Click the link in my bio @thehouseandhomestead or go to https://www.schoolofmodernhomesteading.com/p/seed2soil to enroll or learn more!
...

It's almost hard to believe that we've been living with the pandemic for an entire year now. But what a year it's been.

Last March, when COVID-19 was first declared a global pandemic, people everywhere panicked and cleared out grocery store shelves quicker than you can say "toilet paper."

Now that we've had a year to adapt, grocery store shelves have been re-stocked and food shortages are no longer a top concern for many people. But there are lingering effects from the pandemic, which is not even over yet.

According to the USDA, food prices in the US are expected to rise a further 1% to 2% in 2021. And in Canada they're expected to rise between 3% and 5%. That means it will cost an average of $695 MORE this year to feed a family of four.

Preparedness and self-sufficiency are becoming increasingly important in a world where natural disasters, civil unrest, surging food costs and the risk of new and worsening pandemics and health threats become more common.

This is where homesteading comes in; Not only is learning how to grow your own food at home a great form of insurance against, well, pretty much everything, it’s also empowering to know that in a world where so much is out of your control, one thing you do have control of is your family's food supply.

But if you're new to gardening or have struggled to get a good harvest before, learning how to grow your own food at home can feel overwhelming, and it can be disheartening to think about sinking a bunch of time and effort into your garden only to get a few scraggly, bug-eaten vegetables in the end.

But gardening and growing food at home really isn't all that complicated when you have a trusted roadmap to follow. This is exactly why I created the Seed to Soil Organic Gardening Course; I wanted to create a step-by-step process that anyone could easily follow and get results in their garden.

Enrollment is now open for the 2021 gardening season, so if you’re ready to learn how to take a handful of seeds and turn it into baskets full of homegrown food, I would love to show you how!

Click the link in my bio or go to https://schoolofmodernhomesteading.com/p/seed2soil to learn more.
...

Every year we seem to start more and more plants from seed, but we can only expand our gardening space so much to accommodate them all.

One day we have grand dreams of having more acreage, but for the foreseeable future, this 1/4 acre property of ours is where we make our stand.

Our actual growing space only totals about 450 square feet, but we still manage to grow hundreds of pounds of food every year, and we even produce enough of certain crops to get us all the way through to the next harvest without ever having to purchase them from a grocery store.

But growing more food in less space does take a little bit of creativity and smart garden planning, so before you go planting out your garden all willy nilly, I've got a few tips to help you maximize food production on your property and, ultimately, get a bigger harvest in the end.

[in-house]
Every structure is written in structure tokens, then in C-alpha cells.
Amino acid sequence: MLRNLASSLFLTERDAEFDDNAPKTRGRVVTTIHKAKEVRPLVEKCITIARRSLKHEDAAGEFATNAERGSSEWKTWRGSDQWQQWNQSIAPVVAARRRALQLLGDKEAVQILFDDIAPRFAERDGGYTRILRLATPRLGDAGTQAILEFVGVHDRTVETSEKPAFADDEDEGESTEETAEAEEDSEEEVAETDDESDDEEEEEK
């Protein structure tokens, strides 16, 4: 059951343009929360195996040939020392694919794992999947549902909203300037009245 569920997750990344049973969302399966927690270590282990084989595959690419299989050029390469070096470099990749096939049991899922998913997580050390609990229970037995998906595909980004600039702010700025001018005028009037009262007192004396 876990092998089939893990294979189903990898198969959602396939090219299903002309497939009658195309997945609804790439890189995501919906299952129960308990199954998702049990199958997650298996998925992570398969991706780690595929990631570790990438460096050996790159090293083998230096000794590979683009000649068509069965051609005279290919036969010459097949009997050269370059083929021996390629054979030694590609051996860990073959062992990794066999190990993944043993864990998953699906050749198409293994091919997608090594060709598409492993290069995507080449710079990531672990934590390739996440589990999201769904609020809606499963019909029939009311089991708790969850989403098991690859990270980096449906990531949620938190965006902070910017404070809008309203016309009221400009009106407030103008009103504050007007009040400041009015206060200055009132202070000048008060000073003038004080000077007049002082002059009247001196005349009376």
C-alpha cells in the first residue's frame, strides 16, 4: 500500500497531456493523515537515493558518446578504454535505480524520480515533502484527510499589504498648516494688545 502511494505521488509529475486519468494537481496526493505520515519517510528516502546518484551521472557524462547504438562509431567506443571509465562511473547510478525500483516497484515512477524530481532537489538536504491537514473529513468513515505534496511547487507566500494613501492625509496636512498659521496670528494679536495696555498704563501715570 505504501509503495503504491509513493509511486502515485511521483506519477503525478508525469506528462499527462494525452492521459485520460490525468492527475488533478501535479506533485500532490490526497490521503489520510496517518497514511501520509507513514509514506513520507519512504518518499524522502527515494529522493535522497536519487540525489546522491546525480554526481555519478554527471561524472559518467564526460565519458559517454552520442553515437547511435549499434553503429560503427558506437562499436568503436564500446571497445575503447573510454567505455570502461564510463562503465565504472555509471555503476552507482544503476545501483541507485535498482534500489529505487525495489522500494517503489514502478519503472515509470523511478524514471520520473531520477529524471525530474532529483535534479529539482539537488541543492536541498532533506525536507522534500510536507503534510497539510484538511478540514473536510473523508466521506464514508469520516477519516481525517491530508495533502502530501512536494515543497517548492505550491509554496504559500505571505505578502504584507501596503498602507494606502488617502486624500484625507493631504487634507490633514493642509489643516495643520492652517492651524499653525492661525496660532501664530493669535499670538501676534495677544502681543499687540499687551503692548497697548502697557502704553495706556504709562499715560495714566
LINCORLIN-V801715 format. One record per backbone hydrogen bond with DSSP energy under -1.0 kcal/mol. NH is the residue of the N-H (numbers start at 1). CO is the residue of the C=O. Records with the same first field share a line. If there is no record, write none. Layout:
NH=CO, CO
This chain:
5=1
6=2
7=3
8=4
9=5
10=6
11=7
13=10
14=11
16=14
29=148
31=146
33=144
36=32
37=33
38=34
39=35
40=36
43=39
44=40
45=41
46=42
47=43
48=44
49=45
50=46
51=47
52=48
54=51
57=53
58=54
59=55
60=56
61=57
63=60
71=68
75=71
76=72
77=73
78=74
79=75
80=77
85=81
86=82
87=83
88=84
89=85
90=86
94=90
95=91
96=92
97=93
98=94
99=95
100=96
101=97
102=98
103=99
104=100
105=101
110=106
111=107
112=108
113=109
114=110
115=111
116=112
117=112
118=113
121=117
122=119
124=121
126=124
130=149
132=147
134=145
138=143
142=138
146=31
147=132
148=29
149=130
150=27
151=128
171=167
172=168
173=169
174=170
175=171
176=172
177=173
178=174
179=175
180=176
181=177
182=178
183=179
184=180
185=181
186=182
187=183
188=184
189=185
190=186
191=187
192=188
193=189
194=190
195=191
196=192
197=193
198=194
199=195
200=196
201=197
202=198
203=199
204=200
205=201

Click the link in my bio @thehouseandhomestead to learn how to grow MORE food in LESS space and make the most of the garden you have this year!
.
.
.
#growmorefood #growmorewithless #homegrownfood #growfoodnotlawns #growyourown #gardenersofinstagram #humanswhogrowfood #homesteading
...

I freaking LOVE this time of year!

The garlic has popped up, the crocuses and snowdrops are in bloom, the sun has returned and it’s warm enough to hang out in the garden with just a t-shirt during the day ☀️

We’re still getting some hard frosts at night, but spring is finally well and truly on its way and we’re working on prepping our garden for the 2021 season and starting ALL the seeds (even though we really should probably try practicing more restraint).

This time of year brings so much promise and excitement! No matter what happened last year or even last season, spring is a new chance to get it all right.

Everything begins again; The garden, especially, is like a blank slate that we can choose to fill in any way we like.

This is the time when we decide what we want to be enjoying and harvesting out of our gardens MONTHS from now, and even what we want to be pulling from our pantry shelves next winter.

That’s what makes this time of year so special, and so crucial to homesteaders and home gardeners everywhere.

When it comes to the garden, the choices we make and the things we do right now will have a huge impact on how the rest of the season will go. That’s why I’m hosting a free LIVE WEBINAR this weekend, all about the 3 things to do NOW to ensure a healthy, bountiful harvest this year.

Join me at 10 am PST this Saturday and I’ll teach you exactly what to do right now to start things off on the right foot and set yourself up for success in the garden this year so that, ultimately, you end up with more HOMEGROWN FOOD on your dinner table and lining your pantry shelves!

Click the link in my bio @thehouseandhomestead to sign up for the webinar and save your seat! And don’t worry too much if you can’t make it live as I’ll be sending out a replay afterward:)

Spring has sprung folks. Let’s do this! 💪
.
.
.
#growyourownfood #growfoodnotlawns #humanswhogrowfood #gardenersofinstagram #growingfood #organicgardening #springgarden
...

© The House & Homestead | All Rights Reserved | Legal

Crafted with ♥ by Inscape Designs